Wednesday, October 16, 2013
4448 East Hall, 530 Church Street, Ann Arbor, MI, 48109-1043
The stochastic block model is a popular model of social and biological networks. It generalizes the Erdos-Renyi model by assigning each vertex to one of k groups, and having the probability of an edge depend on the groups to which its endpoints belong. It allows both "assortative" communities where vertices are more likely to connect to others of the same, and "disassortative" and directed community structures, like those in food webs, where predators form a community because they feed on similar prey. Given a graph, we would like to infer the most likely block model: both the group assignment of the nodes, and the parameters of the model. Recently, we gave an efficient algorithm for this problem based on belief propagation. In the sparse case, this algorithm appears to work (with some caveats) in nearly-linear time.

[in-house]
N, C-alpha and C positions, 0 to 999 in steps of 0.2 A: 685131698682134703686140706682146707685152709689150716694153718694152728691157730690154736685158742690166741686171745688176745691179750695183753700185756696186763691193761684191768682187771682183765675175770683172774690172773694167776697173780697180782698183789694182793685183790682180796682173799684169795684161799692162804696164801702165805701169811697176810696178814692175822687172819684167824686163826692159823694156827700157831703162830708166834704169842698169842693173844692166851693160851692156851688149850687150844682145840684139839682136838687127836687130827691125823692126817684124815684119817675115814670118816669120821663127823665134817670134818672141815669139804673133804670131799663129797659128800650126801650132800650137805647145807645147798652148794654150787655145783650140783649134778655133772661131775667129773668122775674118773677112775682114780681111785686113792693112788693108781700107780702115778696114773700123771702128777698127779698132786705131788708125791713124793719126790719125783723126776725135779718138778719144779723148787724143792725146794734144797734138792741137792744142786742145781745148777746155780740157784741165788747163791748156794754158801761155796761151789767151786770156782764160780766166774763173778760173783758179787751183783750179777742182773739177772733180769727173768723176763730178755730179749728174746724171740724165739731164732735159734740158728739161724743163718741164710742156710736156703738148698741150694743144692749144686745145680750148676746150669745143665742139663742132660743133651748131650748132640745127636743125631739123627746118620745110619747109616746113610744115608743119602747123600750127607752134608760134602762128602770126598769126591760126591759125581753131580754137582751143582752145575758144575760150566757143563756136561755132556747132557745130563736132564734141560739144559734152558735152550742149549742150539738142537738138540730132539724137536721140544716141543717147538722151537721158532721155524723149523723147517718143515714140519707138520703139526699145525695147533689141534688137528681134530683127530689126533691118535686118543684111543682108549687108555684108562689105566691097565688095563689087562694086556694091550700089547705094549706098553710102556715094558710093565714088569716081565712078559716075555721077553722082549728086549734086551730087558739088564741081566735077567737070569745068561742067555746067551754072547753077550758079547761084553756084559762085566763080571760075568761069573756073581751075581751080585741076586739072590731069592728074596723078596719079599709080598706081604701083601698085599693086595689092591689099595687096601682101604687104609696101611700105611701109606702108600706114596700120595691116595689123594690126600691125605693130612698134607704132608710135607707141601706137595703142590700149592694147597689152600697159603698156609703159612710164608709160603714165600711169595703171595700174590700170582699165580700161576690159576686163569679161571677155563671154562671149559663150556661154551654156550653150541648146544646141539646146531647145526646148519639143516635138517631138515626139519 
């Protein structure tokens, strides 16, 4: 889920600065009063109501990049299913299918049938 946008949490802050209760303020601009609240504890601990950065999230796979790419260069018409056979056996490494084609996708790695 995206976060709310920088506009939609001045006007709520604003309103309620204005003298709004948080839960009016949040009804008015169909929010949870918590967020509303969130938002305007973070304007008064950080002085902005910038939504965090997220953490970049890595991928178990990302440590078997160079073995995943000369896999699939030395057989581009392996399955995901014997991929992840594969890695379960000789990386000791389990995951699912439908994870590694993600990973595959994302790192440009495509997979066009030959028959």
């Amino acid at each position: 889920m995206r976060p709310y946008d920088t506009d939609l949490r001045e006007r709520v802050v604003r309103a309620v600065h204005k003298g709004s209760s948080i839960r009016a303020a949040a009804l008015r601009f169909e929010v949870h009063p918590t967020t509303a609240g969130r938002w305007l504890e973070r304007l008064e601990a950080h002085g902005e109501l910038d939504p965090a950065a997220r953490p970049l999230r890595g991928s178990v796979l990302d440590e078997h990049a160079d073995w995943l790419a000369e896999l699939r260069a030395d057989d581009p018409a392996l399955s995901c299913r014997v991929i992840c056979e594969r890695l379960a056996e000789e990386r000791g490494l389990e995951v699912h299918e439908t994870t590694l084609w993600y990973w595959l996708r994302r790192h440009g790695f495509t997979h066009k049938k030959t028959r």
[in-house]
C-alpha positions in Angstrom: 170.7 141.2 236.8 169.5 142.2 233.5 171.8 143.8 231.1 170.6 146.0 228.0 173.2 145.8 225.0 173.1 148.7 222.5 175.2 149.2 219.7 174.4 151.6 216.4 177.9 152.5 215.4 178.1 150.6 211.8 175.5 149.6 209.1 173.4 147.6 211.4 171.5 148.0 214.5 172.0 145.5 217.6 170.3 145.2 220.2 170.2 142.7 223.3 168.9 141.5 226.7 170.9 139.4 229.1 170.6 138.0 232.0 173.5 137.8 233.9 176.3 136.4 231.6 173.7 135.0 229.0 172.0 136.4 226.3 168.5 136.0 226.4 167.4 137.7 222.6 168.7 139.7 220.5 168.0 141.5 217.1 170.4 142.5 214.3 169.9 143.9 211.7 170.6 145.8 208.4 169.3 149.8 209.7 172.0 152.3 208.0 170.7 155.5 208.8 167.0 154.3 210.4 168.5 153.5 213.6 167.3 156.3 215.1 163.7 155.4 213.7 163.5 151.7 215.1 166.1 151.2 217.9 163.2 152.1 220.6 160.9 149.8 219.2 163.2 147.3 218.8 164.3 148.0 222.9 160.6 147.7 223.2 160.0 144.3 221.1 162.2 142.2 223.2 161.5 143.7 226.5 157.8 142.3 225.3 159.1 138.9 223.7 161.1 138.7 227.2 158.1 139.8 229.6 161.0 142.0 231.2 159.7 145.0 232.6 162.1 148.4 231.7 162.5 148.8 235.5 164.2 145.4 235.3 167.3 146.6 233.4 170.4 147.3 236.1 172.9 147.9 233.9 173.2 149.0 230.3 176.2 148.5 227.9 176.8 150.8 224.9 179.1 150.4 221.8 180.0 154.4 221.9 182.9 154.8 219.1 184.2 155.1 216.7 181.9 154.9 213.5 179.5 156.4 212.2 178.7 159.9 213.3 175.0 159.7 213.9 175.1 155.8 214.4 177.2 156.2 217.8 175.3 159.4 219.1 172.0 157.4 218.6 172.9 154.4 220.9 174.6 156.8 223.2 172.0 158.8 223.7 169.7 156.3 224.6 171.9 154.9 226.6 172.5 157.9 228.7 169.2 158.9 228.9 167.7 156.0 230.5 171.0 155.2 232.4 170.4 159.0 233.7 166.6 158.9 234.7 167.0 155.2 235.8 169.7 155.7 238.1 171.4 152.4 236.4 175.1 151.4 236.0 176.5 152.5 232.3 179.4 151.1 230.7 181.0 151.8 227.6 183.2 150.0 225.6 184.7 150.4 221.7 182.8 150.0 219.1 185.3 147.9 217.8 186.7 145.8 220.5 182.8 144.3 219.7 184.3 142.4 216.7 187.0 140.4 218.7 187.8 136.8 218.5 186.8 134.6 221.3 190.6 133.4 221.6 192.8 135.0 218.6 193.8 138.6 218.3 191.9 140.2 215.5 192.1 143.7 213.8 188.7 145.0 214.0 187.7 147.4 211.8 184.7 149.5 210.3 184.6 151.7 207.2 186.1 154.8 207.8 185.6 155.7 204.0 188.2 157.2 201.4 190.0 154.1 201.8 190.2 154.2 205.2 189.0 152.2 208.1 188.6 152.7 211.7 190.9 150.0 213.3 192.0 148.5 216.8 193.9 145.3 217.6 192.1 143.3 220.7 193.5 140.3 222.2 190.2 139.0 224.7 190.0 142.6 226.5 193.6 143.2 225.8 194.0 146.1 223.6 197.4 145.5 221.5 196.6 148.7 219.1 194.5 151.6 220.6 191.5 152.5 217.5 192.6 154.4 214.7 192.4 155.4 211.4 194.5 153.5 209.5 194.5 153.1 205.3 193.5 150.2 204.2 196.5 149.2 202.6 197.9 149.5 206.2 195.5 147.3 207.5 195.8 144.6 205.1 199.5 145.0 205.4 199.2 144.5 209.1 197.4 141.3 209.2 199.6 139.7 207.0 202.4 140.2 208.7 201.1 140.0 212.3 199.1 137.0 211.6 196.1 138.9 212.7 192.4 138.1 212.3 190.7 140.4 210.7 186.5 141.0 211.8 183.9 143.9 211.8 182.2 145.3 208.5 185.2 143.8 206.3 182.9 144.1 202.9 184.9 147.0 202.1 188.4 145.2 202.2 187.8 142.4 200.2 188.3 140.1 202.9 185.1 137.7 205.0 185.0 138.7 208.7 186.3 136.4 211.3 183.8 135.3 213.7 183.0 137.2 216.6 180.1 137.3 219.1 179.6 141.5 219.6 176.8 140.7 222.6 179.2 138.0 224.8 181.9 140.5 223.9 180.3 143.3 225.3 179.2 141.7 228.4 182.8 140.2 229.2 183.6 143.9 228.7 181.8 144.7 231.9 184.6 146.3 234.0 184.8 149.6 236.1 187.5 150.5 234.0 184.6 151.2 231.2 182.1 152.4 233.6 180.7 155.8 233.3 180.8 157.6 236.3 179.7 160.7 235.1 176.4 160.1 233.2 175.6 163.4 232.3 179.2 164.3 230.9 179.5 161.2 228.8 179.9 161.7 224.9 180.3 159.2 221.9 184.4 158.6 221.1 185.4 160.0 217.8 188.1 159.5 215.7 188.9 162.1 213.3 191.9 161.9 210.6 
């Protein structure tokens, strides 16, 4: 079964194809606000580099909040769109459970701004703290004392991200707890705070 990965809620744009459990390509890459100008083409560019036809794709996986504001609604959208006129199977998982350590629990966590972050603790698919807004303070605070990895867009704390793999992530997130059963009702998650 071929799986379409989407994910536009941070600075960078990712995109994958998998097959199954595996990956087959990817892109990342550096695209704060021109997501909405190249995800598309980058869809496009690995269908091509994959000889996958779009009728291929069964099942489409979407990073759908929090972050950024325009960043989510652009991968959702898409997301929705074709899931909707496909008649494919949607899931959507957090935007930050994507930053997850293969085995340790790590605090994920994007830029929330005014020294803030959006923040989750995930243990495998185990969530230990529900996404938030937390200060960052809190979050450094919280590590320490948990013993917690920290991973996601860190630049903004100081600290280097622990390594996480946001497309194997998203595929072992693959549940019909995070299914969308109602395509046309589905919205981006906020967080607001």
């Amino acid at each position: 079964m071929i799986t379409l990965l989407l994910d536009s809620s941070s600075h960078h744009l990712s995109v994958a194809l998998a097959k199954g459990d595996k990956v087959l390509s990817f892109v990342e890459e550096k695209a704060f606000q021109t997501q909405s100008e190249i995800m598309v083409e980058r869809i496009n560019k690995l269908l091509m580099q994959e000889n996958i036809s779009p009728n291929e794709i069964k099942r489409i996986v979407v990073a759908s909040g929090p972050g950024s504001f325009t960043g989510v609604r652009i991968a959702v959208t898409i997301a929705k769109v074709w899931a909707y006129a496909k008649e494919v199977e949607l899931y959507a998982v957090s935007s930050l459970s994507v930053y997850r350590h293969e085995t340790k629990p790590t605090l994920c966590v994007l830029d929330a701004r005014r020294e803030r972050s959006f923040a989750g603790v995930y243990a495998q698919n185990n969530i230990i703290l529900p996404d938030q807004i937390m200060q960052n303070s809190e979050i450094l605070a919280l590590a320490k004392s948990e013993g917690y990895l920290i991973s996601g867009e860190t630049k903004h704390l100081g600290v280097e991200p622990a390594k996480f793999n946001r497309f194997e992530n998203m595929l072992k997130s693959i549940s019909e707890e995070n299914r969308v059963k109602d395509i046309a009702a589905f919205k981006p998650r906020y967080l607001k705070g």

I will give an accessible explanation of this algorithm, including its connections with the cavity method of statistical physics. I will also discuss a phase transition in the detectability of communities, that we conjectured on the basis of the Kesten-Stigum bound, and that was recently proved by Mossel, Neeman, and Sly. If time permits, I will discuss other phase transitions in this model, such as in semisupervised learning where we are given the correct group labels for a certain fraction of the vertices, and some recent work on spectral algorithms for sparse networks.
This is joint work with Aurelien Decelle, Florent Krzakala, Lenka Zdeborova, and Pan Zhang.
Professor Cris Moore, Santa Fe Institute